The theme of needing to collaborate to meet and defeat cyber crime has continued.
Speaking at the RSA Conference in San Francisco, Robert S. Mueller III, director at the FBI and a former US attorney, claimed that "technology is moving so rapidly that it is difficult to keep up" and called on private and public sectors to work together to share information.
In his keynote address, Mueller said it is imperative that we work together to protect our intellectual property, protect our infrastructure and protect our economy as cyber criminals use the internet to grow their businesses and connect with like-minded individuals.
Likening cyber crime to terrorism, he said that extremists are using cyberspace to conduct operations. “To date terrorists have not used the internet to launch a full-scale cyber attack, but we cannot underestimate their intent. In one hacker recruiting video, a terrorist proclaims that cyber warfare will be the warfare of the future,” he said.
“We are losing money, ideas and innovation, and as citizens we are increasingly vulnerable to losing information as together we must find a way to stop the bleeding.”
He said that the FBI has built networks, and he pointed to the takedown of botnets last year. But he admitted that the FBI cannot confront cyber crime on its own, as with each passing day "the need for a true collaborative approach with timely information sharing becomes more pressing".
He said: “We must continue to push forward together. Terrorism does remain the FBI's top priority, but in the not-too-distant future, we anticipate that the cyber threat will pose the number-one threat to our country, and we need to take lessons learned from fighting terrorism and apply them to cyber crime. We are ensuring agents have skills to operate in this environment.”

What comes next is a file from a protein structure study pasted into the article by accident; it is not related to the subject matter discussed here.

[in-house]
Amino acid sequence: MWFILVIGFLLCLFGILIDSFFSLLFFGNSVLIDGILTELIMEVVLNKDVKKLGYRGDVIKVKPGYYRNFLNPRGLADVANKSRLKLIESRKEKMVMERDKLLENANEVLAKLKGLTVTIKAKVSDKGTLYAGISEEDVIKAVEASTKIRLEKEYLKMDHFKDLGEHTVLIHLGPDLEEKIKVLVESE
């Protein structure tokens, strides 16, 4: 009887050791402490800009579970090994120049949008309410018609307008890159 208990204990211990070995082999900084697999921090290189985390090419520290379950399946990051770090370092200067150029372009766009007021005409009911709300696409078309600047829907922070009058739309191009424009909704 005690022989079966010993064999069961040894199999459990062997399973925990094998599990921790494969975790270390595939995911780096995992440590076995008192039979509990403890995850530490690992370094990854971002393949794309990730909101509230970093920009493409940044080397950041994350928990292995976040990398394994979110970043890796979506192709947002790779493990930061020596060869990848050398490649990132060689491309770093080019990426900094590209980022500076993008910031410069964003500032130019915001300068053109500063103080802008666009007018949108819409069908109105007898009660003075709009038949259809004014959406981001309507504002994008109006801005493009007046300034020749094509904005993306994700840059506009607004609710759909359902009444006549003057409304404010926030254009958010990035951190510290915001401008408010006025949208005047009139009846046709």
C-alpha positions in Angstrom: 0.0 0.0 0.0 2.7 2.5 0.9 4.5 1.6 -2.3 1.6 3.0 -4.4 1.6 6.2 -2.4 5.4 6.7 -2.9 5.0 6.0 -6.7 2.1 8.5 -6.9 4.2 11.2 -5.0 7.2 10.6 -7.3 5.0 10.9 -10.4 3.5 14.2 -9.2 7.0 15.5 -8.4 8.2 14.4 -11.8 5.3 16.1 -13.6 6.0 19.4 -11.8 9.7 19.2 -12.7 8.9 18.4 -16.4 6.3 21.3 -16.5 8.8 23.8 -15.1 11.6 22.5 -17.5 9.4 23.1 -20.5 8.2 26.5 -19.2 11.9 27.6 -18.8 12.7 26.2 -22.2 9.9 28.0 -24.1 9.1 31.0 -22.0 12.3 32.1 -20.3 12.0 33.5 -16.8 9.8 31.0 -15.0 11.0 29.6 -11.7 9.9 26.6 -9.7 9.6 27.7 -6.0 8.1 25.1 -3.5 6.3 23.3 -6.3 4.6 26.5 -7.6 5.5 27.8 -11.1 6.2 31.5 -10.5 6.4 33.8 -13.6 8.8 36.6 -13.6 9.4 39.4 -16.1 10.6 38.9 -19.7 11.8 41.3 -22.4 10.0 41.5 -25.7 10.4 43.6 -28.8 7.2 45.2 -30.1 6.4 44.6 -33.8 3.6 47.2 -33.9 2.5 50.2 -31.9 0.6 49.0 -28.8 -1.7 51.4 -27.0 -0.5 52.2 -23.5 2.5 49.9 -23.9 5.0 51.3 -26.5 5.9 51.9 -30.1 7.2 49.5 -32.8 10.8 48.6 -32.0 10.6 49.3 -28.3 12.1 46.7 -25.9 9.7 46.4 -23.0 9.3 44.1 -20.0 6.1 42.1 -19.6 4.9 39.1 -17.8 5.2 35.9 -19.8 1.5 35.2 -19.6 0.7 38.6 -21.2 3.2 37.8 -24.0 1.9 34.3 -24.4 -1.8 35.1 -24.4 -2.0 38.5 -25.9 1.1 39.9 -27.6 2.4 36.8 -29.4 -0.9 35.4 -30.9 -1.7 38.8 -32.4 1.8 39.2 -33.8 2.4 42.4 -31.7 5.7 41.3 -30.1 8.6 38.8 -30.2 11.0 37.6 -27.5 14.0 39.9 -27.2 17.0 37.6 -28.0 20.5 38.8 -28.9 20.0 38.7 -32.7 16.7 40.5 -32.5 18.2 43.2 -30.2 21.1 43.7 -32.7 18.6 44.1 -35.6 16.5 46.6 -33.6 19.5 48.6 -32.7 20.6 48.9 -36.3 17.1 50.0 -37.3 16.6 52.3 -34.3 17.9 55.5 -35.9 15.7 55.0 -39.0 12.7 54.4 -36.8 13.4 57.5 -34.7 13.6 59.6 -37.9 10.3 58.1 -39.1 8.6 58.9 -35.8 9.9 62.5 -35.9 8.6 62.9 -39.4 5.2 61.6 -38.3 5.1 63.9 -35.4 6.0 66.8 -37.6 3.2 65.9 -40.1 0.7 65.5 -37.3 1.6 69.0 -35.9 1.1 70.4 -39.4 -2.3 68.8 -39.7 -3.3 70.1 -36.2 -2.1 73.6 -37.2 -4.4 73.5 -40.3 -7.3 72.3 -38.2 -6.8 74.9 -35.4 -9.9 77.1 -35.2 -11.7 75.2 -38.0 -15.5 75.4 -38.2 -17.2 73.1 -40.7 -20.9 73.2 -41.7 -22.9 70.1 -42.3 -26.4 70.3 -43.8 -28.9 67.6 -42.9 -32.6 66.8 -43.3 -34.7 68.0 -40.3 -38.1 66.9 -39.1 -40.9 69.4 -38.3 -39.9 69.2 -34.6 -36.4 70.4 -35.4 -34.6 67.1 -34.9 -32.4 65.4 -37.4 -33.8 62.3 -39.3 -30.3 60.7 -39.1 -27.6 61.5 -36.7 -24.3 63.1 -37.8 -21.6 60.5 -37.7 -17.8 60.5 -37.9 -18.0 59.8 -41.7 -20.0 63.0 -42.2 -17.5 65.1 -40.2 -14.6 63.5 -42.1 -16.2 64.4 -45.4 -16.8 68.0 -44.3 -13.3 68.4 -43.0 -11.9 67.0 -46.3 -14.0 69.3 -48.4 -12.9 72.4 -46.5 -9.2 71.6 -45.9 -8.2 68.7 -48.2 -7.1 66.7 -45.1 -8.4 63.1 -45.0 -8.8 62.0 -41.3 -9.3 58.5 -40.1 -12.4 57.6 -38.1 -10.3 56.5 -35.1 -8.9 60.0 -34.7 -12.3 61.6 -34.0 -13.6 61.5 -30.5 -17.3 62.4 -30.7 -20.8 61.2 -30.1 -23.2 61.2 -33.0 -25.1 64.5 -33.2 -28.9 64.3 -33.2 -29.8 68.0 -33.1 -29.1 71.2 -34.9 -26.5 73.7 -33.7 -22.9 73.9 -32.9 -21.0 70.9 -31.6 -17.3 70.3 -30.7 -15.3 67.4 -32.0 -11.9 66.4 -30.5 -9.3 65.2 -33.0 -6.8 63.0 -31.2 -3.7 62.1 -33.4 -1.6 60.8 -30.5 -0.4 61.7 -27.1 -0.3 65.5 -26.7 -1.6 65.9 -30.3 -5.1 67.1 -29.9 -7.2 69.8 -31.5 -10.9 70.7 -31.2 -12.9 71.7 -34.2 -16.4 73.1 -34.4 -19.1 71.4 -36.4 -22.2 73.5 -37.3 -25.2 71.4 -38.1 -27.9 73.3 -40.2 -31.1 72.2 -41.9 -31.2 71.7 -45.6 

He said that 63 agents have been educated in cyber-crime skills and international partnerships have been developed.
Following from the call by RSA president Art Coviello for more collaboration, Mueller said that real-time information sharing is essential and information "can and should be shared" between the private and public sectors.
“Maintaining a code of silence will not serve us in the long run, it is not a question of if but when or how often. There are two types of companies: those that will be hacked and those that have been hacked and will be hacked again,” he said.
“We must limit the data that can be gleaned from such compromise, we must segregate data from routine information and we must incorporate layers of detection for critical information.
“We cannot minimise vulnerabilities and deal with the consequences, collectively we must use systems to catch threat actors rather than just withstand them.”